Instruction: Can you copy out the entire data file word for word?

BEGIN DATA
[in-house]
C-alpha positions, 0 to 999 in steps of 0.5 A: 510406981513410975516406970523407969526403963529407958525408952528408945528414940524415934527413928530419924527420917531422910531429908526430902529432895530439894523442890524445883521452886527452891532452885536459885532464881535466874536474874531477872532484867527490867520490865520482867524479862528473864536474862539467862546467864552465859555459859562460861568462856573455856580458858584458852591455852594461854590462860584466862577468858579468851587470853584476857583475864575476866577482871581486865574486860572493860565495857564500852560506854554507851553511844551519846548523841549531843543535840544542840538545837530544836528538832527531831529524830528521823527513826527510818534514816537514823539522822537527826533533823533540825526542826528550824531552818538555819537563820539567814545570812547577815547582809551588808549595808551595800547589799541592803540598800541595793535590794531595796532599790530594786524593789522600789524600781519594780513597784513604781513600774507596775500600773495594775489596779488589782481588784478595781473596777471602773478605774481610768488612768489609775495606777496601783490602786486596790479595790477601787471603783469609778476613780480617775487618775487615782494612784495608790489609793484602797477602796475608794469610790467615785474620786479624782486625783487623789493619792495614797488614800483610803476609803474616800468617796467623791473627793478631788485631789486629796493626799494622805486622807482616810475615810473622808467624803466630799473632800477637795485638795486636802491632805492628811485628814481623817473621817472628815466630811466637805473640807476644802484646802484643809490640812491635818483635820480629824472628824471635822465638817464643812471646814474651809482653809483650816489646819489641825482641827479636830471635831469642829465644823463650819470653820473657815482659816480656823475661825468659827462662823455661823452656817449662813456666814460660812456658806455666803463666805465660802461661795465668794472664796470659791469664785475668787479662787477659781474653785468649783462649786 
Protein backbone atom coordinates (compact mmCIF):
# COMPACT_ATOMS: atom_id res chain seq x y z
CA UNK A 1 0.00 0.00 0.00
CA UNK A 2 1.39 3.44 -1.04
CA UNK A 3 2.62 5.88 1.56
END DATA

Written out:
[in-house]
C-alpha positions, 0 to 999 in steps of 0.5 A: 510406981513410975516406970523407969526403963529407958525408952528408945528414940524415934527413928530419924527420917531422910531429908526430902529432895530439894523442890524445883521452886527452891532452885536459885532464881535466874536474874531477872532484867527490867520490865520482867524479862528473864536474862539467862546467864552465859555459859562460861568462856573455856580458858584458852591455852594461854590462860584466862577468858579468851587470853584476857583475864575476866577482871581486865574486860572493860565495857564500852560506854554507851553511844551519846548523841549531843543535840544542840538545837530544836528538832527531831529524830528521823527513826527510818534514816537514823539522822537527826533533823533540825526542826528550824531552818538555819537563820539567814545570812547577815547582809551588808549595808551595800547589799541592803540598800541595793535590794531595796532599790530594786524593789522600789524600781519594780513597784513604781513600774507596775500600773495594775489596779488589782481588784478595781473596777471602773478605774481610768488612768489609775495606777496601783490602786486596790479595790477601787471603783469609778476613780480617775487618775487615782494612784495608790489609793484602797477602796475608794469610790467615785474620786479624782486625783487623789493619792495614797488614800483610803476609803474616800468617796467623791473627793478631788485631789486629796493626799494622805486622807482616810475615810473622808467624803466630799473632800477637795485638795486636802491632805492628811485628814481623817473621817472628815466630811466637805473640807476644802484646802484643809490640812491635818483635820480629824472628824471635822465638817464643812471646814474651809482653809483650816489646819489641825482641827479636830471635831469642829465644823463650819470653820473657815482659816480656823475661825468659827462662823455661823452656817449662813456666814460660812456658806455666803463666805465660802461661795465668794472664796470659791469664785475668787479662787477659781474653785468649783462649786 
Protein backbone atom coordinates (compact mmCIF):
# COMPACT_ATOMS: atom_id res chain seq x y z
CA UNK A 1 0.00 0.00 0.00
CA UNK A 2 1.39 3.44 -1.04
CA UNK A 3 2.62 5.88 1.56